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The TUC campaigns against racial discrimination, institutional racism and for race equality for Black workers at work and in society. The TUC uses the term Black worker as a political description of workers who are viewed and treated as culturally and intellectually inferior because they are perceived to be non white and who often share a common history of oppression and exploitation through colonialism and imperialism.
The TUC’s work on campaigning for race equality has been guided by the TUC Race Relations Committee which was established in 1985 and by the annual TUC Black workers conference which first met in 1988.
Following the tragic death of Stephen Lawrence in 1993, the subsequent successful campaign supported by the TUC for an inquiry into his death, and the publication of Sir William Macpherson's Stephen Lawrence Inquiry report in 1999, the TUC set up its own Task Group in 2000. The Task Group's work was an extension of the priority given by the General Council to race issues, As a result of the task group’s work the TUC constitution was changed in 2001 making it a condition of membership that unions fight and promote equality.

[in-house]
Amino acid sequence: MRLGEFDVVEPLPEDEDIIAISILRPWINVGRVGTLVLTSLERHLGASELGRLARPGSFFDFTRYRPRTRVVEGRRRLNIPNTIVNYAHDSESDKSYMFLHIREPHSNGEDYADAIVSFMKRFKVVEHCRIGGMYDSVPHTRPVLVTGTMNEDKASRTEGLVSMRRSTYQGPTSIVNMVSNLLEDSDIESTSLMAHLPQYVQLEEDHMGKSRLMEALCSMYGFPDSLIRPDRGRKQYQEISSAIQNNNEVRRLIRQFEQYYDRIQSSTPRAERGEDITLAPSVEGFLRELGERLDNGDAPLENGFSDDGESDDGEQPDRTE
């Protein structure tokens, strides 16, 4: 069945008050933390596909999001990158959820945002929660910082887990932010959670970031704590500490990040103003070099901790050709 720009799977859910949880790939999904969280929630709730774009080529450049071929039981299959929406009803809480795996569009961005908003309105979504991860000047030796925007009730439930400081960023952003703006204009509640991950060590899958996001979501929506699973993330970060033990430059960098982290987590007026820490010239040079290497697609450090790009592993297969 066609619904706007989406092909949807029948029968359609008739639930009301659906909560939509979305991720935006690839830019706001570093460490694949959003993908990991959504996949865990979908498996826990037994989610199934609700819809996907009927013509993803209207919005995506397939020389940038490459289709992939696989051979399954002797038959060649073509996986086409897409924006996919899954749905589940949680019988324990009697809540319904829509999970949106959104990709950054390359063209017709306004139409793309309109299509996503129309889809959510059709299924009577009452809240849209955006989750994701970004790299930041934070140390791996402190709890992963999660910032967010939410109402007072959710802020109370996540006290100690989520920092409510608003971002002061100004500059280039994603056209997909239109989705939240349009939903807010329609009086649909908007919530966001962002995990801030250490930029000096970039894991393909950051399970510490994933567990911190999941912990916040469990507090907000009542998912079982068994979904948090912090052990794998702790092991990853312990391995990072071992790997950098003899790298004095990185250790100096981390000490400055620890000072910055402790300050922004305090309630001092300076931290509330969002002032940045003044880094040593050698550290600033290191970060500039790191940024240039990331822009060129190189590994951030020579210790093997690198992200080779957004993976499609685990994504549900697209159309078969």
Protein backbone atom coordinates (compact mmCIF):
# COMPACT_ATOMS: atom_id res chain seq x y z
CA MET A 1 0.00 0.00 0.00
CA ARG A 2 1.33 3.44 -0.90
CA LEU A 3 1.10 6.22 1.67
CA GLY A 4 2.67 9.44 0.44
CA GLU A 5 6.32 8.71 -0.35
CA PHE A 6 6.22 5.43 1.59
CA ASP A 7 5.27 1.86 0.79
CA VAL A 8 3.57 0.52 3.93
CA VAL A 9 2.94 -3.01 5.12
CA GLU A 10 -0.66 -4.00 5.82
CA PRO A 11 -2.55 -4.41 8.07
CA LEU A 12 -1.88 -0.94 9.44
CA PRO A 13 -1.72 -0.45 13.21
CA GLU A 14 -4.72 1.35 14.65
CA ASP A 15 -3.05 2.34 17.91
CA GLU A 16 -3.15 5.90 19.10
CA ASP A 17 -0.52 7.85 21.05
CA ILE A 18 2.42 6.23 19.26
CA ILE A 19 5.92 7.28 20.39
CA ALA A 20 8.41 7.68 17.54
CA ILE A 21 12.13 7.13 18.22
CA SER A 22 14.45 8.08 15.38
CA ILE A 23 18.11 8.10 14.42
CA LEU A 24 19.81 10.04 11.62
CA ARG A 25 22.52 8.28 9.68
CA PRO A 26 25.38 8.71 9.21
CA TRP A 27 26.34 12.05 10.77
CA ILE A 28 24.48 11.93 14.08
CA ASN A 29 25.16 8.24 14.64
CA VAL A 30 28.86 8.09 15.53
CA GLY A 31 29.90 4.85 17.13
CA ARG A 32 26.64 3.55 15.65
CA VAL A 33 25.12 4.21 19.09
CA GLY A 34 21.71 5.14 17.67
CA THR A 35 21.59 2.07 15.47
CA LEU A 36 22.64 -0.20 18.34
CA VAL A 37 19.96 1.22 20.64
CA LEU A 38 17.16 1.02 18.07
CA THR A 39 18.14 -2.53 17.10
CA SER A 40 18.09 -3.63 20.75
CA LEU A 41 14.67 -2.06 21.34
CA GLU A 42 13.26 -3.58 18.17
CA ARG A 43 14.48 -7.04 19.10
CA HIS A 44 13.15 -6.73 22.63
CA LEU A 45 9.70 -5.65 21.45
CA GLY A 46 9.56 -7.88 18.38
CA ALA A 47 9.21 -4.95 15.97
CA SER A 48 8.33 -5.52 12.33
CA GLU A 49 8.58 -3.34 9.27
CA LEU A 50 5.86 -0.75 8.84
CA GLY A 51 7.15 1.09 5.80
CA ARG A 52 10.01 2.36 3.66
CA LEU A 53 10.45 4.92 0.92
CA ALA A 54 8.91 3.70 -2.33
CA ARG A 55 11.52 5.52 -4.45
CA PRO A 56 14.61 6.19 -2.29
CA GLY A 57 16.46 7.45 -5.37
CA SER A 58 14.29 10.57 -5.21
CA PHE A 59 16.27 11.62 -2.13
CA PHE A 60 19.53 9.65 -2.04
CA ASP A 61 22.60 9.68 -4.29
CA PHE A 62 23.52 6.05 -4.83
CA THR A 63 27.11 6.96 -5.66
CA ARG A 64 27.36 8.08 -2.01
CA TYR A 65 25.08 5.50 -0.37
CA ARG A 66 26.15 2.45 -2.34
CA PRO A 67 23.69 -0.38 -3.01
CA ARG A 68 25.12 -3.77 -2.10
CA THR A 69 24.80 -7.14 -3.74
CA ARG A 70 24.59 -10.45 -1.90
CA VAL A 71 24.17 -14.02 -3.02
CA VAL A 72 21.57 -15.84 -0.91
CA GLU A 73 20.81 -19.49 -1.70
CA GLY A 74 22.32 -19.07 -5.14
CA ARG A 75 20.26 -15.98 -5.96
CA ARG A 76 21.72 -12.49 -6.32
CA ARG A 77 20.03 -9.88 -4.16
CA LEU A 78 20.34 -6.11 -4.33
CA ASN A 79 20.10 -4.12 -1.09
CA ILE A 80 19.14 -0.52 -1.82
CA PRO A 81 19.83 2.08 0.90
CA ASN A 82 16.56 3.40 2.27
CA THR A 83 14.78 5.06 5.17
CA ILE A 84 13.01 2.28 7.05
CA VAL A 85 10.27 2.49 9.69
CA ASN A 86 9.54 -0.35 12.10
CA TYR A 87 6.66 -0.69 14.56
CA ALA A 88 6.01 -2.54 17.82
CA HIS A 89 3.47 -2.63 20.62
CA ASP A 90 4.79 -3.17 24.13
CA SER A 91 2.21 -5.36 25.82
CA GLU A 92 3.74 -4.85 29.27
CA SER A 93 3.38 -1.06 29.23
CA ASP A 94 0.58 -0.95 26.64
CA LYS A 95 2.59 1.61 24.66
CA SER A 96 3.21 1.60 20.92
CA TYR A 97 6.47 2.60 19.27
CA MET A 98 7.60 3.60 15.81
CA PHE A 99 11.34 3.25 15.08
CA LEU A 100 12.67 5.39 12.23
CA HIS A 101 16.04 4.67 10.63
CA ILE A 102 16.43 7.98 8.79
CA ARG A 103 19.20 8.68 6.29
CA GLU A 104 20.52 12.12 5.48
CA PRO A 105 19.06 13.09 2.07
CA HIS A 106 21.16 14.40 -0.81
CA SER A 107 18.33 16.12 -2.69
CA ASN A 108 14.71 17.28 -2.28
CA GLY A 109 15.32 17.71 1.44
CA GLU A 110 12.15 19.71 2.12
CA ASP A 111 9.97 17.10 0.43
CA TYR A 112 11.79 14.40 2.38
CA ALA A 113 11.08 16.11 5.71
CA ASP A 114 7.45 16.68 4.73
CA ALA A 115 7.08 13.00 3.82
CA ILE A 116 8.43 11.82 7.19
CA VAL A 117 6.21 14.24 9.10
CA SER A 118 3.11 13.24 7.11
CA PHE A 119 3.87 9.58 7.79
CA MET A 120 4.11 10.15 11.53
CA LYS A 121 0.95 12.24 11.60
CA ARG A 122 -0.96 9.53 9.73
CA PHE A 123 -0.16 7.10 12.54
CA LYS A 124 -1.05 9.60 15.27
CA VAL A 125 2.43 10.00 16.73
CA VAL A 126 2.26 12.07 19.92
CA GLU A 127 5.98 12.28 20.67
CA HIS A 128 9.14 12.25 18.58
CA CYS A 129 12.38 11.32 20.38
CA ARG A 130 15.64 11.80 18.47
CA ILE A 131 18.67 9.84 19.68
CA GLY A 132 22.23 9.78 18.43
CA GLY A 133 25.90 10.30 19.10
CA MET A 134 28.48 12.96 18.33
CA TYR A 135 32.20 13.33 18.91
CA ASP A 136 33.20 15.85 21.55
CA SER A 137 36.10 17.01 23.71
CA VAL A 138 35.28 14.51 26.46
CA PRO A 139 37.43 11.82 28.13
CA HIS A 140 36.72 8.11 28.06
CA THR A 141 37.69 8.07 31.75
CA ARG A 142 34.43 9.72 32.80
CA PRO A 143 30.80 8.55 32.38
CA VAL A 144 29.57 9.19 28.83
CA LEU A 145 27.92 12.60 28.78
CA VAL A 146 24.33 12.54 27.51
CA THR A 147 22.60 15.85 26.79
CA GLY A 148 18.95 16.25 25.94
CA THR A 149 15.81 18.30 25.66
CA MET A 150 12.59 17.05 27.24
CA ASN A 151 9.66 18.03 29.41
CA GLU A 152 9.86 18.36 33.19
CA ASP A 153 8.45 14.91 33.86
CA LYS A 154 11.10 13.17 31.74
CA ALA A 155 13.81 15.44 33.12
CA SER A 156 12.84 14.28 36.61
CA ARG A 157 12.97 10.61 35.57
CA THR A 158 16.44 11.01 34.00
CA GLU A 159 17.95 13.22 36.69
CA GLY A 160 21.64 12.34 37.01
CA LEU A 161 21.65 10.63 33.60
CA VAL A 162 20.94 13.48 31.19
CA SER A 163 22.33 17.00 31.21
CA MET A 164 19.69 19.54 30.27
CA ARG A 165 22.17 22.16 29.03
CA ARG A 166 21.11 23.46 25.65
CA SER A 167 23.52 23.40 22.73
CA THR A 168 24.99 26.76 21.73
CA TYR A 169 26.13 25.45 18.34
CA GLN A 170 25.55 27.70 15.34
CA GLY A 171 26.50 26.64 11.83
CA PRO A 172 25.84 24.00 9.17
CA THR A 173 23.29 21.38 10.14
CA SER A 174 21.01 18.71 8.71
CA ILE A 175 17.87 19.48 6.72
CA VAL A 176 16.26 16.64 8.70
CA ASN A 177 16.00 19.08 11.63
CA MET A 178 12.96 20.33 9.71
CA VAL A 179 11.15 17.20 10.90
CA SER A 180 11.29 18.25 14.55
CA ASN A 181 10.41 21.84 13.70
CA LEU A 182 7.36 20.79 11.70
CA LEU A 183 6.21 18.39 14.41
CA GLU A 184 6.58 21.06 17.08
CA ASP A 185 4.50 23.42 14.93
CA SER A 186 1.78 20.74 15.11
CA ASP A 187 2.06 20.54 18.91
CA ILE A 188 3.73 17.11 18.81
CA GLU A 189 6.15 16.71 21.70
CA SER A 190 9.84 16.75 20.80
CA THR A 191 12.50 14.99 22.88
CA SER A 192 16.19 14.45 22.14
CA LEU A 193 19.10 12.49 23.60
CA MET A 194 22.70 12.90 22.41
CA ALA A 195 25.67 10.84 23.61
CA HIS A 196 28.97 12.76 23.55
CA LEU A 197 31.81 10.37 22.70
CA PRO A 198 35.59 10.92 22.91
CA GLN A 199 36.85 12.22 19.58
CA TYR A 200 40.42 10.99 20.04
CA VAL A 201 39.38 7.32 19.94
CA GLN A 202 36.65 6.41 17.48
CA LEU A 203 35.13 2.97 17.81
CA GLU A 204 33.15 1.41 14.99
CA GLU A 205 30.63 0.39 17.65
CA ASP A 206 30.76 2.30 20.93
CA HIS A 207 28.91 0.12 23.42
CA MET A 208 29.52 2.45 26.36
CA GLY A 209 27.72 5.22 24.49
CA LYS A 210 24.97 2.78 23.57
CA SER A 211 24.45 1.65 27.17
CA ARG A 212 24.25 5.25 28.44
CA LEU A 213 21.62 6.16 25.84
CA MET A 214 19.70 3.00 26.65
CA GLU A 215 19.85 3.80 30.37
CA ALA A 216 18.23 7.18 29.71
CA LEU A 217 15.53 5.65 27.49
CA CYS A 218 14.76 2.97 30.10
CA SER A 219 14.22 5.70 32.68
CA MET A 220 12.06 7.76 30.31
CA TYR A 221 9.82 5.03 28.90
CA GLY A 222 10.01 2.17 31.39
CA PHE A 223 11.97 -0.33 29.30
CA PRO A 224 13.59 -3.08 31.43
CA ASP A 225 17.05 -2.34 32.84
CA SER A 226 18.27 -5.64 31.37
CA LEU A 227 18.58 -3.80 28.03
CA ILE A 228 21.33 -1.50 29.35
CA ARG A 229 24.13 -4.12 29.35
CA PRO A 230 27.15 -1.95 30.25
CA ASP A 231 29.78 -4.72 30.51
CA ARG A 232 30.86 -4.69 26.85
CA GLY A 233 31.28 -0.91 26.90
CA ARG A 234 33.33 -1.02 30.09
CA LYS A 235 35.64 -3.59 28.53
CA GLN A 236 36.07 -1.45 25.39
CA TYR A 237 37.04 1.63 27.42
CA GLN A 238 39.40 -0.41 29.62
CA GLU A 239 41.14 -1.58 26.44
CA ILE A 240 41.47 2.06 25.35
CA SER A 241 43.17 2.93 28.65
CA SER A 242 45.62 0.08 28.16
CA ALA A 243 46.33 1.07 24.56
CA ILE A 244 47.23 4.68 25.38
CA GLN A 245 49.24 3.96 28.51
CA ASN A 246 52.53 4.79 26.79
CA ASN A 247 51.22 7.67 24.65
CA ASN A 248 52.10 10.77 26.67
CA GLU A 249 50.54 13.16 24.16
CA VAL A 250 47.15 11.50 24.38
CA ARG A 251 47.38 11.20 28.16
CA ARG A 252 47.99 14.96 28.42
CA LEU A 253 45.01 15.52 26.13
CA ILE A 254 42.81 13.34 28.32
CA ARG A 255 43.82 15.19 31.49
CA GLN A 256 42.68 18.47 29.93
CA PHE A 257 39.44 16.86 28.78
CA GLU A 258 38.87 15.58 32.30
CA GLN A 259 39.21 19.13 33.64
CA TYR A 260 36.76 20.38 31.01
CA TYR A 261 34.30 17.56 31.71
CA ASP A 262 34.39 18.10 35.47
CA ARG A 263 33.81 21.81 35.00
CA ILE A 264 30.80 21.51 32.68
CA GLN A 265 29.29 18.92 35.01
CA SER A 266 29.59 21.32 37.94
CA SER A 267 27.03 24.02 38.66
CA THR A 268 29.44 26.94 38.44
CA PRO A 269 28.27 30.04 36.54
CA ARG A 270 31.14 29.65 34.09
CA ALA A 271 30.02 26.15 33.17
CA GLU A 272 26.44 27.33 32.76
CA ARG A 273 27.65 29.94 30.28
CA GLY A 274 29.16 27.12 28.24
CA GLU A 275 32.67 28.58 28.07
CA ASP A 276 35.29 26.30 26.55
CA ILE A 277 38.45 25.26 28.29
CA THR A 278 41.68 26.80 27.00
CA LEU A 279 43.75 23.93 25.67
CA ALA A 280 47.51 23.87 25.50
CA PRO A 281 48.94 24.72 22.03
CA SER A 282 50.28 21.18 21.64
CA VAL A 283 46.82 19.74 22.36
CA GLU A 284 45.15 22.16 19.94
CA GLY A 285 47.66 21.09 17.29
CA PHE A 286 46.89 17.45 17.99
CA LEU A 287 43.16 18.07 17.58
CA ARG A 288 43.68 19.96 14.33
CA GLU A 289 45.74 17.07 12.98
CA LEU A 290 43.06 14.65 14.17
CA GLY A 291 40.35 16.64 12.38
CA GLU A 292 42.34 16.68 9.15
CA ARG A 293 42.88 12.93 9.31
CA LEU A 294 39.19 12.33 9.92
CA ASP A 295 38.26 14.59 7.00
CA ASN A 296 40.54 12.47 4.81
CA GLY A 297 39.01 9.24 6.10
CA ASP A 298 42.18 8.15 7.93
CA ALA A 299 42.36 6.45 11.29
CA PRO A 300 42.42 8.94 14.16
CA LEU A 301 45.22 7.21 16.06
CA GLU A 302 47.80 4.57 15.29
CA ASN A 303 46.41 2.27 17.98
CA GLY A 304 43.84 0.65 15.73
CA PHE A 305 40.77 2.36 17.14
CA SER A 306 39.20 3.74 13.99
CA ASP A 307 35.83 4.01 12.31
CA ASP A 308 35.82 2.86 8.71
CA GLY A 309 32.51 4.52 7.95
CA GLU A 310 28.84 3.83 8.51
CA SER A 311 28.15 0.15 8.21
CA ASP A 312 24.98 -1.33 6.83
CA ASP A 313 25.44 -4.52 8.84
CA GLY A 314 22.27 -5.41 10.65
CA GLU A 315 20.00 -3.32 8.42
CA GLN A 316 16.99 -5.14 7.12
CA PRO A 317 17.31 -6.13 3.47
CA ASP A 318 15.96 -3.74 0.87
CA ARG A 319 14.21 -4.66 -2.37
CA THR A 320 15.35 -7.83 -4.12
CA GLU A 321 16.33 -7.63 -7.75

Advice and information
The TUC publishes guidance for trade unions on tackling racism in the workplace taking into account recent legal changes and current good practice,
There are now Black workers groups within all major UK trade unions; members should visit their union’s website for further information. In addition, regional trade union Black Workers Committees or networks function in most of the TUC regions and in Wales.
The TUC also publishes Black Matters a newsletter bringing you news on issues about black workers and employment. Subscribe here.
You can find recent TUC information and materials on the work of the TUC in the following areas